‘Meddling’ business owners hold back growth

‘Meddling’ business owners hold back growth

Entrepreneurs need to stop being “meddlers, heroes and artisans” and adopt more of a hands-off, “strategic” role so their businesses can grow, according to the Cranfield School of Management. Cranfield said “becoming a strategist is necessary for leaders to outline a vision in order to grow the business and effectively motivate employees”. Photo: © Chris Ryan / Alamy

By James Hurley

1:28PM BST 24 May 2013

Too many British business owners can’t let go of routine tasks and spend too little time managing staff and planning their organisation’s future, the business school said. Research by Cranfield, based on its work with more than 1,500 business owners, identified four common leadership styles among business leaders: ‘strategists’, ‘meddlers’, ‘heroes’ and ‘artisans’. Only a small proportion of entrepreneurs are ‘strategists’, the ideal category, Cranfield said. This group “gives their managers the tools to do their job”, leaving the business owner to carry out future planning. ‘Meddlers’ hold back the growth of their business by holding on to day-to-day management tasks. “Staff are hired to take responsibility but are not empowered to do so and the boss isn’t making time to plan,” Cranfield said.So called ‘hero’ business owners head up a key management function such as sales or production.

“They are often seen as a hero as they are the only person who really understands management policies – so [they seem] to excel.”

In reality, they are failing to take full oversight of the business or plan for the future.

‘Artisans’, meanwhile, spend most of their time producing a product or delivering a service. “They often remain ‘one of the gang’, with little authority or future planning taking place.”

Professor Andrew Burke of Cranfield said: “In our experience the majority of owner-managers are characterised as artisans, heroes or meddlers, with only a small proportion naturally achieving the ideal ‘strategist’ role. Becoming a strategist is necessary for leaders to outline a vision in order to grow the business and effectively motivate employees.”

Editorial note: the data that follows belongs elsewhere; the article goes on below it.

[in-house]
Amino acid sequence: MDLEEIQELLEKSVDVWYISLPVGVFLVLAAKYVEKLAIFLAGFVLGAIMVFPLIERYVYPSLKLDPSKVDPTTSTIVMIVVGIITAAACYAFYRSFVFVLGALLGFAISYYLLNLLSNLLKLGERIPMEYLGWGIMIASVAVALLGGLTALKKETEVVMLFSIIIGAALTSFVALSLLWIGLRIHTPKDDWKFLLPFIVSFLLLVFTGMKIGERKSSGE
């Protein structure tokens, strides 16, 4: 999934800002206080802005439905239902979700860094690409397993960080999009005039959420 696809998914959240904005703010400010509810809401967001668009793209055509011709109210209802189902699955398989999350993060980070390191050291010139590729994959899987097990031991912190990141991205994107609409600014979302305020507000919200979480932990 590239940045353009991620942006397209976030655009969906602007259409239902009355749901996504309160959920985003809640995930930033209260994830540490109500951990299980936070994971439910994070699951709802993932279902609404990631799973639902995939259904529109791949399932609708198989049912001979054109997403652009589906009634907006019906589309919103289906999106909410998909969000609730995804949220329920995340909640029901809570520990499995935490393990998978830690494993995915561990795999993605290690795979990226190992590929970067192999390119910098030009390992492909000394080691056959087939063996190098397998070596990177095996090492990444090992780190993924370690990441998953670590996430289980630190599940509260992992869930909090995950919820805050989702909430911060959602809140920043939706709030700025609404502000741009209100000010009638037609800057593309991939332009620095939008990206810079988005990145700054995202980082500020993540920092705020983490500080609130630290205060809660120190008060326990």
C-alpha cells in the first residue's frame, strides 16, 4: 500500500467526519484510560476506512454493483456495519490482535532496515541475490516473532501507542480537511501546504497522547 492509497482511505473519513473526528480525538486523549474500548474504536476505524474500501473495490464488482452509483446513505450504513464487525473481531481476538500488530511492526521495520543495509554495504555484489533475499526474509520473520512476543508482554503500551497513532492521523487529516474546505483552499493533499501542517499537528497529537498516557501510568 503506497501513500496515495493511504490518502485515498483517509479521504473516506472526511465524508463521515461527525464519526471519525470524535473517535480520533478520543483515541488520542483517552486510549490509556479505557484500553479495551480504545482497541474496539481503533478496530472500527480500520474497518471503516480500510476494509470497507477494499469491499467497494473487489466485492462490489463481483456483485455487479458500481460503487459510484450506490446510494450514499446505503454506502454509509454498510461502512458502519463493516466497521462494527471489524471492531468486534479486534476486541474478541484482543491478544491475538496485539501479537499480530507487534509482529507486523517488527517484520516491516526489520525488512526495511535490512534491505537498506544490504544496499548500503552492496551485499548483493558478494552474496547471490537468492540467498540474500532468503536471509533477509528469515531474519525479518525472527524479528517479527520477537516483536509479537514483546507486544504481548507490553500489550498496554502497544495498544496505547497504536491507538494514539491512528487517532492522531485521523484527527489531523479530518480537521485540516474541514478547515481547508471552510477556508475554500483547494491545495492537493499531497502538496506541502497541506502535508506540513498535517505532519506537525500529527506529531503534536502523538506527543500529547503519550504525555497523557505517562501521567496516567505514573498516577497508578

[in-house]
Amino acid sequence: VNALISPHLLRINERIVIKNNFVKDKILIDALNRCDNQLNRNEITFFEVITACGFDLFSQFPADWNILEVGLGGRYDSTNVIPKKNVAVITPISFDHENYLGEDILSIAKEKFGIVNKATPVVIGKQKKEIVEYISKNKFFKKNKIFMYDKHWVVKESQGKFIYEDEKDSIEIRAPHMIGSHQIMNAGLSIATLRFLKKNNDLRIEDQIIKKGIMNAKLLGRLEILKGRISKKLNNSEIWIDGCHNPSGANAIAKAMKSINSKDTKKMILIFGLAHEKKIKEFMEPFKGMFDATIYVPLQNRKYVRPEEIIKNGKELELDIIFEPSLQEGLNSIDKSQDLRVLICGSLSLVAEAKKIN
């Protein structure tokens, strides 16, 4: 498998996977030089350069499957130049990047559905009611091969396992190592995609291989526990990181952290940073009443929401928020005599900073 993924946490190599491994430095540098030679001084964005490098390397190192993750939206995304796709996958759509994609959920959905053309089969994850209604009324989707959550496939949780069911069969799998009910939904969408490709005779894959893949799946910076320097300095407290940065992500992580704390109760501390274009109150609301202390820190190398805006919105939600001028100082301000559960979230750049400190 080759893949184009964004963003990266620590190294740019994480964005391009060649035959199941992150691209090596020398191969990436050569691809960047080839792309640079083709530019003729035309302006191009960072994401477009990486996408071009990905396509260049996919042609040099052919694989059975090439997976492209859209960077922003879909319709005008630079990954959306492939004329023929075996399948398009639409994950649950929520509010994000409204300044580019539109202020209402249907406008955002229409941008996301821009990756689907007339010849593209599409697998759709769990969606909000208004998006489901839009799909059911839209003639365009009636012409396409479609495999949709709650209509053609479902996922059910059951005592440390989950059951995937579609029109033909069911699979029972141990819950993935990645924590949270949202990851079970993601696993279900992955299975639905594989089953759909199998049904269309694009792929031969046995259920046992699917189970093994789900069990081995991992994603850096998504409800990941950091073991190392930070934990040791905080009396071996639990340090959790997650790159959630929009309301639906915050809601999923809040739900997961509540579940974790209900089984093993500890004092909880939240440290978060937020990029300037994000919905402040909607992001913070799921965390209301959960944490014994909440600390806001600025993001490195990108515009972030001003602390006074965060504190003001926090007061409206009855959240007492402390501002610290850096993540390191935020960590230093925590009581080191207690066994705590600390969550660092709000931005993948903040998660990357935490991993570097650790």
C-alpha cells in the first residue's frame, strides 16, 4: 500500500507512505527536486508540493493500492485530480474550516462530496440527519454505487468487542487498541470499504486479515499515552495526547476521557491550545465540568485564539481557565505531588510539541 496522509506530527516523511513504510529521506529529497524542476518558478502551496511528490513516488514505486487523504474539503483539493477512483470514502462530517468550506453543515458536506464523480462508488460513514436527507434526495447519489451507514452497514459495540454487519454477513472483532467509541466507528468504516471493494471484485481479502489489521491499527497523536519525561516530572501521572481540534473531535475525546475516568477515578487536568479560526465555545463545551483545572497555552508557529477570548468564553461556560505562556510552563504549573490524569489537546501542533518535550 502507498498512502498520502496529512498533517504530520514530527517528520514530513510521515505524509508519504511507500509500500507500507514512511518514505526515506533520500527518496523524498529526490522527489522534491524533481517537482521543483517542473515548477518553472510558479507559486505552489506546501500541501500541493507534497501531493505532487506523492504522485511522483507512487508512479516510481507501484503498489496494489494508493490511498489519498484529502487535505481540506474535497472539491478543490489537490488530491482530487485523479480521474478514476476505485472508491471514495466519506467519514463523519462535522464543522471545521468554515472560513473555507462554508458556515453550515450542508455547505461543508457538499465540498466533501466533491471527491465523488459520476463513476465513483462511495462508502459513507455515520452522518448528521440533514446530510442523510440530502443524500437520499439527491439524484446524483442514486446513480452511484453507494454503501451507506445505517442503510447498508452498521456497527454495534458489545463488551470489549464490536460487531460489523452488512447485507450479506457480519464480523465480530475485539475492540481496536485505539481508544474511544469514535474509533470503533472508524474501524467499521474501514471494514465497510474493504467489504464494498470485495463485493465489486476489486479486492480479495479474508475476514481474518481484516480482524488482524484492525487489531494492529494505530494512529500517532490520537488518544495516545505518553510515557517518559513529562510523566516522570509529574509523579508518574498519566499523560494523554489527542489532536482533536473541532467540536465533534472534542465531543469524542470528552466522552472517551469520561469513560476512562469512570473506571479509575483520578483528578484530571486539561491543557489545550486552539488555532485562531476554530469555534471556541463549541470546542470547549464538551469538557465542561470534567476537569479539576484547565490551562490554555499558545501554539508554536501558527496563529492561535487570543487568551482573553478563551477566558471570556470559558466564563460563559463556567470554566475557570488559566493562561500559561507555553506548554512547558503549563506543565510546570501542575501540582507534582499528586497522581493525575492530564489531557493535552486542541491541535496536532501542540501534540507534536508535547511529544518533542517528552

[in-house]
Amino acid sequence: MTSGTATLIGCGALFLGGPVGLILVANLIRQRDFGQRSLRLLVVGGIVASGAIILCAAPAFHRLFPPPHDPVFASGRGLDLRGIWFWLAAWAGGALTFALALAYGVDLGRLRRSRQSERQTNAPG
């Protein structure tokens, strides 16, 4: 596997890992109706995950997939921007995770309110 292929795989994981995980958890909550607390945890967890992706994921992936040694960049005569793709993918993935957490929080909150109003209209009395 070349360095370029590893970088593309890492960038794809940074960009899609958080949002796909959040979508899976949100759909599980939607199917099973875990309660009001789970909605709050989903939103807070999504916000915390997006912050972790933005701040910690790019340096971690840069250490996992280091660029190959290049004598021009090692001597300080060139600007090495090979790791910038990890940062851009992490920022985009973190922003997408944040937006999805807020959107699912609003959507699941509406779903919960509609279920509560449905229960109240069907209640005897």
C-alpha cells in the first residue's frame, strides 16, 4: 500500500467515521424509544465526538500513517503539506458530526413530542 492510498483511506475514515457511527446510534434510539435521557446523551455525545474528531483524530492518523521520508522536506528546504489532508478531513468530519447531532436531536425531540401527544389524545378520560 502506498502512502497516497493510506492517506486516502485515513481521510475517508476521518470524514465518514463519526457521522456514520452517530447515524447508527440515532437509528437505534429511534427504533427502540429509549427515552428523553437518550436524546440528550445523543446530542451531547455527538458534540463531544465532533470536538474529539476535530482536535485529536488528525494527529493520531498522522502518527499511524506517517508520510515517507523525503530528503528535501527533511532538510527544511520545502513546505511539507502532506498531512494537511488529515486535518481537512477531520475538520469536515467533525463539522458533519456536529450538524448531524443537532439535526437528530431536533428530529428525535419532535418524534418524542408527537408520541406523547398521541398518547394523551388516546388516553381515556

A survey by the National Business Awards found that one in ten business owners have done nothing to improve their leadership style.

However, 93pc of entrepreneurs said they would consider changing their leadership style to “boost business, morale and productivity”.

Jon Thornes, founder of Cool Milk, which supplies milk to schools, said changing his approach to management has been “key in realising growth from 60,000 to 800,000 customers”.

“I now work on the business instead of in the business,” he said. “Initially, this involved replacing myself as managing director and then as chairman. I now employ people better than myself and hold them to account for my vision, by letting them develop their team and get on with producing the results.”

About bambooinnovator
Kee Koon Boon (“KB”) is the co-founder and director of HERO Investment Management which provides specialized fund management and investment advisory services to the ARCHEA Asia HERO Innovators Fund (www.heroinnovator.com), the only Asian SMID-cap tech-focused fund in the industry. KB is an internationally featured investor rooted in the principles of value investing for over a decade as a fund manager and analyst in the Asian capital markets who started his career at a boutique hedge fund in Singapore where he was with the firm since 2002 and was also part of the core investment committee in significantly outperforming the index in the 10-year-plus-old flagship Asian fund. He was also the portfolio manager for Asia-Pacific equities at Korea’s largest mutual fund company. Prior to setting up the H.E.R.O. Innovators Fund, KB was the Chief Investment Officer & CEO of a Singapore Registered Fund Management Company (RFMC) where he is responsible for listed Asian equity investments. KB had taught accounting at the Singapore Management University (SMU) as a faculty member and also pioneered the 15-week course on Accounting Fraud in Asia as an official module at SMU. KB remains grateful and honored to be invited by Singapore’s financial regulator Monetary Authority of Singapore (MAS) to present to their top management team about implementing a world’s first fact-based forward-looking fraud detection framework to bring about benefits for the capital markets in Singapore and for the public and investment community. KB also served the community in sharing his insights in writing articles about value investing and corporate governance in the media that include Business Times, Straits Times, Jakarta Post, Manual of Ideas, Investopedia, TedXWallStreet. He had also presented in top investment, banking and finance conferences in America, Italy, Sydney, Cape Town, HK, China. He has trained CEOs, entrepreneurs, CFOs, management executives in business strategy & business model innovation in Singapore, HK and China.

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